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Continental Starts Flying 737s to Hawai'i

At the end of August, Continental will begin flying 737s to Hawai'i. This isn't the first 737 to make the trip, and it's only a temporary move, but it is still very significant in terms of the evolution of the 737.

For years, Hawai'i flying was the domain of widebodies with at least three engines. Without anywhere to stop in between the west coast and Hawai'i, the extra engines provided a sense of security. Eventually, as engine reliability improved, 767s started making the trip. And in the last decade, 757s became the first twin-engine narrowbodies to ply the route, and now they provide the backbone of much of the Hawai'i service out there today.

But 757s are aging and they're no longer in production. What would be able to pick up the slack of this workhorse? Some airlines experimented with 737s in the past few years. Aloha flew 737-700s and ATA flew 737-800s before they both went out of business. They worked well, but in a two-class configuration for a legacy carrier, they didn't carry enough people to make sense. Then came the 737-900.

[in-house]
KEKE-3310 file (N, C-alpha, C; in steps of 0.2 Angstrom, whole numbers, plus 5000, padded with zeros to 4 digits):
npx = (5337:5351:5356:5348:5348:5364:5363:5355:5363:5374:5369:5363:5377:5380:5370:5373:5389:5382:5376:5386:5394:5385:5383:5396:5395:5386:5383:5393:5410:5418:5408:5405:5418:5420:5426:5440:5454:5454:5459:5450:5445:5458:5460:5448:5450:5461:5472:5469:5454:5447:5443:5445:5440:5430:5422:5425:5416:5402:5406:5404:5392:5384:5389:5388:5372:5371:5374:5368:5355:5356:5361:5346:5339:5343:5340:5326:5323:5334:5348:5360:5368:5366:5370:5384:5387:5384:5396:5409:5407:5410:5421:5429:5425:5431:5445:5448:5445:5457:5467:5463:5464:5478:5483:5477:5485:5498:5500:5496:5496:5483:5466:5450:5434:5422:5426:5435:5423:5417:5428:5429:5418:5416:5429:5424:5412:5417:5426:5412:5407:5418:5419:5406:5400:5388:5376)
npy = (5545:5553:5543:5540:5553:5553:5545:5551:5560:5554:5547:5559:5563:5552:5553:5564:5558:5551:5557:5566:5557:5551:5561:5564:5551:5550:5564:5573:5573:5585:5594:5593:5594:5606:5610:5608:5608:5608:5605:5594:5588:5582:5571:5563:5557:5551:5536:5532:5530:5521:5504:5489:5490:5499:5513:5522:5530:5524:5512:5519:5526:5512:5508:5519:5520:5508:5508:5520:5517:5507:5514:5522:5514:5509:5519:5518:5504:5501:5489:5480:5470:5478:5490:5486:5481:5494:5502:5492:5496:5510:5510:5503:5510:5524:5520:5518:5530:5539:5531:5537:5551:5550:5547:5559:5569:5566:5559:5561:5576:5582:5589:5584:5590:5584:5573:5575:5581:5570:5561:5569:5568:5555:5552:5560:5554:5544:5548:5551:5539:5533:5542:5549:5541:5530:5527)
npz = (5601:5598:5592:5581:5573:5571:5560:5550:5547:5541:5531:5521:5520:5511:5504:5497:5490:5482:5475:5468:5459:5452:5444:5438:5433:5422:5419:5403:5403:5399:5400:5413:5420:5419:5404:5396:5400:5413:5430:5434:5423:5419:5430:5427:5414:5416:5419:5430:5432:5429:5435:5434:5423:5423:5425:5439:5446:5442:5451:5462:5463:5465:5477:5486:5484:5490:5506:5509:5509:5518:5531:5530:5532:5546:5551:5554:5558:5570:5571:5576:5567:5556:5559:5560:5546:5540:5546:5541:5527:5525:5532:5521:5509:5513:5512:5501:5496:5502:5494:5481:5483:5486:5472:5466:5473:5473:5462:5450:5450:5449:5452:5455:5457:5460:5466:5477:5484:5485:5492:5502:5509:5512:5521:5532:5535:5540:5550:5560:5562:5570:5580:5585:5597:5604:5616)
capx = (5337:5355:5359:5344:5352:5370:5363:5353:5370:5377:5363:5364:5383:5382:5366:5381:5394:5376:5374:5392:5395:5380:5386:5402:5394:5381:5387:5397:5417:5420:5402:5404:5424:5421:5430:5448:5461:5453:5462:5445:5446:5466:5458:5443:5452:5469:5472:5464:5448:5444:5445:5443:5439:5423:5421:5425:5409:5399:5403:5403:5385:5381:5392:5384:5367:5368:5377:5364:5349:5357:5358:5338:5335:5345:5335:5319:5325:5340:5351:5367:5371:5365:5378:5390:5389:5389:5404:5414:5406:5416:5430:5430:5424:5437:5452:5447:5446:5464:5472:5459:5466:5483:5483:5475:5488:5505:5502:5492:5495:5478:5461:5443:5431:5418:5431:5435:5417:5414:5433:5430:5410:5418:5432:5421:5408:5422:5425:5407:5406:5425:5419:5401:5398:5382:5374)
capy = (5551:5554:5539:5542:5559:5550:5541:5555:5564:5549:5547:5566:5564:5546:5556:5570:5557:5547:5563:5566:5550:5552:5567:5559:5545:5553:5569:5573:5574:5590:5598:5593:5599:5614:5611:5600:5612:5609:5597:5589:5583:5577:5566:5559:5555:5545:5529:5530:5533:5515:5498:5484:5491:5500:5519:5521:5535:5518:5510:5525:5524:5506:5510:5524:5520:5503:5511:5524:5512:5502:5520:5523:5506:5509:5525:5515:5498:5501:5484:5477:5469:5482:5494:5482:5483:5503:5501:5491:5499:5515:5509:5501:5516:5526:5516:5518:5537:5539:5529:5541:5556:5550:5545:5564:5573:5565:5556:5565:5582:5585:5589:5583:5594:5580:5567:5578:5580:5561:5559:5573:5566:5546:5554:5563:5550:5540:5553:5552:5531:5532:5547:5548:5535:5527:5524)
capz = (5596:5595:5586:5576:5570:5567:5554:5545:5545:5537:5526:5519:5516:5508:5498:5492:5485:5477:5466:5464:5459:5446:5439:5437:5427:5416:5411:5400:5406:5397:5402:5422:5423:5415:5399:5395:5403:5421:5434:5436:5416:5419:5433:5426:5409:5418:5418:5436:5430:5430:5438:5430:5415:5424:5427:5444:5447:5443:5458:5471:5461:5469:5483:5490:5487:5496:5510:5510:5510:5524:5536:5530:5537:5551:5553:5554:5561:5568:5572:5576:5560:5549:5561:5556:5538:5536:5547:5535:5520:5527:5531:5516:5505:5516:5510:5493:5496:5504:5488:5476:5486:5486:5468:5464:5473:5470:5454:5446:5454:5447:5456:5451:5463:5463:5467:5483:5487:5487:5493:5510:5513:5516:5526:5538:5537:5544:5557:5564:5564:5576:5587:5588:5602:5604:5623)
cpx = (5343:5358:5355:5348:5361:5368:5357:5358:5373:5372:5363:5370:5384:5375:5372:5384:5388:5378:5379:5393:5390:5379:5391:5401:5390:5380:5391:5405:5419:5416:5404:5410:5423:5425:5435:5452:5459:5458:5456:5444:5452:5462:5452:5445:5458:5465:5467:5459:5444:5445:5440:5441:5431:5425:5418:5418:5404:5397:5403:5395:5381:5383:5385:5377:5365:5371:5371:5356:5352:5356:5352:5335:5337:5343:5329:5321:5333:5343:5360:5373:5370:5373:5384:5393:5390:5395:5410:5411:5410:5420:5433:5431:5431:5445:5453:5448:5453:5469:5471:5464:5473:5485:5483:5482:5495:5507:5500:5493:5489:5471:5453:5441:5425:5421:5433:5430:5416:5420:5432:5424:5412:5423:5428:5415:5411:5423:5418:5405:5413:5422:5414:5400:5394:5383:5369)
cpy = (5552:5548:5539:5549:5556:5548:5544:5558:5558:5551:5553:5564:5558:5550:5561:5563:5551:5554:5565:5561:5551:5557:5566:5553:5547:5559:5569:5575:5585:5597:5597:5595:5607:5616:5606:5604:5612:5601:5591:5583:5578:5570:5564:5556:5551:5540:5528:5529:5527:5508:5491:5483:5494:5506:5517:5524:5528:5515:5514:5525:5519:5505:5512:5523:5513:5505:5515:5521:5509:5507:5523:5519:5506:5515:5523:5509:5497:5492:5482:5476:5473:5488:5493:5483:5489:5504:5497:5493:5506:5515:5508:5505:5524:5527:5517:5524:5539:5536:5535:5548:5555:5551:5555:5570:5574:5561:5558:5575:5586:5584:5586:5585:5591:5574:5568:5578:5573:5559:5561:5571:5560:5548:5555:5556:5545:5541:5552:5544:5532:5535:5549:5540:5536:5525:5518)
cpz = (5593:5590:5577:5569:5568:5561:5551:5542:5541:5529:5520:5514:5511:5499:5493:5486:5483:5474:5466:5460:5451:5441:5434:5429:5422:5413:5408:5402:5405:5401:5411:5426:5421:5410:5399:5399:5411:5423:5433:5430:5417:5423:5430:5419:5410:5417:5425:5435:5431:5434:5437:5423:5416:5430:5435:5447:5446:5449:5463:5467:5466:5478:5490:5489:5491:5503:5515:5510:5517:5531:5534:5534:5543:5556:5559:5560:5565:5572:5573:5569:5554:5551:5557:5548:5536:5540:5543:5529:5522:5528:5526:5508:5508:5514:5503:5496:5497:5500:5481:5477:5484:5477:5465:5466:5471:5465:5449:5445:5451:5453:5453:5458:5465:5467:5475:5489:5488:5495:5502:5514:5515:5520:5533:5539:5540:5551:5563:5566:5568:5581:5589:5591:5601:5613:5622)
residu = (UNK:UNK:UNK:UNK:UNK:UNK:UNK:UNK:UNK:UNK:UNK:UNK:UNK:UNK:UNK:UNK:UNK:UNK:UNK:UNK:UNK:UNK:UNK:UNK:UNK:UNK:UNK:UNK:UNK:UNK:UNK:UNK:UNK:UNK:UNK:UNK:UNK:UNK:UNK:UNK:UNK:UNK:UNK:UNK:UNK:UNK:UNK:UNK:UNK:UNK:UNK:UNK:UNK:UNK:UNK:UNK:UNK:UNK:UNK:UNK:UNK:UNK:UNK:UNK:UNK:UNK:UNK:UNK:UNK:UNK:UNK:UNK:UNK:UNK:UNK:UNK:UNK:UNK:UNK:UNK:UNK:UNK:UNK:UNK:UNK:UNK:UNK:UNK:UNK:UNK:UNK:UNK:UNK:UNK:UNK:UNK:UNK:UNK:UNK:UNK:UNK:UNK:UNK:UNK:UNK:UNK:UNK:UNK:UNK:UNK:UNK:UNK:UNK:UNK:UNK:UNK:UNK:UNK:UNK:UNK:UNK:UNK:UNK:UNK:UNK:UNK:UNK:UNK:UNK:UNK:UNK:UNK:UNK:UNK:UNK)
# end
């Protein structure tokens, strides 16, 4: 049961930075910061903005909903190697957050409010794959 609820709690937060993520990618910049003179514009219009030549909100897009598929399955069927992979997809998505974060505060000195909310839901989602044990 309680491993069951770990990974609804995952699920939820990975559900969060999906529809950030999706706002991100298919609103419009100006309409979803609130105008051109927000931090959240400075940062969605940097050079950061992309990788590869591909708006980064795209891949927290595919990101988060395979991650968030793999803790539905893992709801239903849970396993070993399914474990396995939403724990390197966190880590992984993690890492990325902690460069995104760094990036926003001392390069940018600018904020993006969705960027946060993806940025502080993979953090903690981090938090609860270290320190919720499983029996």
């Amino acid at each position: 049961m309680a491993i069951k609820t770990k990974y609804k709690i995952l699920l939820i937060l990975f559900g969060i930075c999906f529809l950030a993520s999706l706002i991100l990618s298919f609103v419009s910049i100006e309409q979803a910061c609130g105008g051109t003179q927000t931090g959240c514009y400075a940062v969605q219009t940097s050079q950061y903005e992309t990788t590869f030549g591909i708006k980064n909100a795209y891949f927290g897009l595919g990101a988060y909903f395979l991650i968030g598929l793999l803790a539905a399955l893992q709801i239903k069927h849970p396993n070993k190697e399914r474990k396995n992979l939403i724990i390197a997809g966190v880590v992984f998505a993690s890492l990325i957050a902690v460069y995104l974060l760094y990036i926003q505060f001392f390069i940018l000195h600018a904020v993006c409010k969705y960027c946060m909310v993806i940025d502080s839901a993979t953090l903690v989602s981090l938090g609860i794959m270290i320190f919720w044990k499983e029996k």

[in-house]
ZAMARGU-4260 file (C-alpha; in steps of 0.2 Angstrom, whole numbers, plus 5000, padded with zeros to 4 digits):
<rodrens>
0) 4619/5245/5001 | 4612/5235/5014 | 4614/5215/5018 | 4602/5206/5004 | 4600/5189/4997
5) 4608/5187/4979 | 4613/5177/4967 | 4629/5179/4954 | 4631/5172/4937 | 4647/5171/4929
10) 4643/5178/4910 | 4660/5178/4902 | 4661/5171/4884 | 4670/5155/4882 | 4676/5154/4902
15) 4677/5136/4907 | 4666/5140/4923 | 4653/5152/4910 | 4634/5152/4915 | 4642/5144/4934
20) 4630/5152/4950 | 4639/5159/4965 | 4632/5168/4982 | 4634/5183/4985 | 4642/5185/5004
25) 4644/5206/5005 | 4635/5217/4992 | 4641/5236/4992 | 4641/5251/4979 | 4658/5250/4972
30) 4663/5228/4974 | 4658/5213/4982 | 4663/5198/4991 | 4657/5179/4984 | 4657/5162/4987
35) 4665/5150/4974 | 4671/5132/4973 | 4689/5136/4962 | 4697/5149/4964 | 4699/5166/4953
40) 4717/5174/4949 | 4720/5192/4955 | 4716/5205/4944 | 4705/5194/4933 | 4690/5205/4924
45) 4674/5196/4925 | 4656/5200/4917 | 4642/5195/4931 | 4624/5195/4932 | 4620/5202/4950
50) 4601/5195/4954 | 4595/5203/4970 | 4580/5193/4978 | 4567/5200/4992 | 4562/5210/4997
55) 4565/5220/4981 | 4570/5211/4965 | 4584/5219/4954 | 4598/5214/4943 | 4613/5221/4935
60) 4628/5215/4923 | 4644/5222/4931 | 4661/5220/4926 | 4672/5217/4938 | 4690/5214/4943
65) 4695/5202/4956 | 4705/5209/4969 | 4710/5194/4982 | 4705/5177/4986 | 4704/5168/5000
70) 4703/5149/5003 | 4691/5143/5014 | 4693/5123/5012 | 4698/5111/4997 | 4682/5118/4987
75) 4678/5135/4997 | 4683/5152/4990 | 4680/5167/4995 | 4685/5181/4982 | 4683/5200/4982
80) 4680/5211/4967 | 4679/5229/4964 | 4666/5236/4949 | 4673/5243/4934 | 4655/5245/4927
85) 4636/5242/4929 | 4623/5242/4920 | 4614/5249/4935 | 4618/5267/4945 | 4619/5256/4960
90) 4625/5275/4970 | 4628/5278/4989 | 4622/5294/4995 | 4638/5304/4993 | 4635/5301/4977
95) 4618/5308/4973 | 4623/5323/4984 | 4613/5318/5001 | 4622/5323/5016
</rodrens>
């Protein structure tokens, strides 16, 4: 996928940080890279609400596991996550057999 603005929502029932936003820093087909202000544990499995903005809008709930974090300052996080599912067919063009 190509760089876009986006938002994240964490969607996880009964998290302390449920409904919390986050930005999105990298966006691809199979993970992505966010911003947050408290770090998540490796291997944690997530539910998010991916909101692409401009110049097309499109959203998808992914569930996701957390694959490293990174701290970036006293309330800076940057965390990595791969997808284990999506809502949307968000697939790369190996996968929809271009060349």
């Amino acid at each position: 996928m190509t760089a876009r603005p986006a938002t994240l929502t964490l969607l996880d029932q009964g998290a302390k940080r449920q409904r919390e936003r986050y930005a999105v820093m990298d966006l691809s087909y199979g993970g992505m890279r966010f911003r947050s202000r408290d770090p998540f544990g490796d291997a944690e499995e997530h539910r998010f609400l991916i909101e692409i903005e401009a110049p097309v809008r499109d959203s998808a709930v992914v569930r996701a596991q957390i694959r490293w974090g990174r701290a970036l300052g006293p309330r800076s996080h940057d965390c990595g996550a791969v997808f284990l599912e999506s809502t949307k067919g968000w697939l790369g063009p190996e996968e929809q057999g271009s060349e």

The 737-900's size was right, but it didn't have the range. When Boeing developed the 737-900ER, Continental saw the opportunity and jumped on it. Continental's ERs can go up to 3,175nm, less than the 757's 3,900nm but still quite useful. I imagine that the range is reduced significantly on long over water flights since extra fuel reserves are required, but this is still enough for plenty of missions currently best suited for the 757.

And now, on August 31, Continental will start flying the ER on the 2,200nm LAX to Honolulu route, at least for a month. Continental has 173 seats on the 900ER, only two fewer than they have on the internationally-configured 757-200. This allows Continental to continue to focus its 757s and 767s on the Transatlantic operation, where they can provide the biggest benefit.

The 757 is now quickly becoming a niche player. It is still the only airplane capable of carrying such a small load to many European cities from the east coast. If Boeing can juice the 737-900 with even more range, then we might see the 757 quietly fade away. For now, it still has an important, but shrinking, role.

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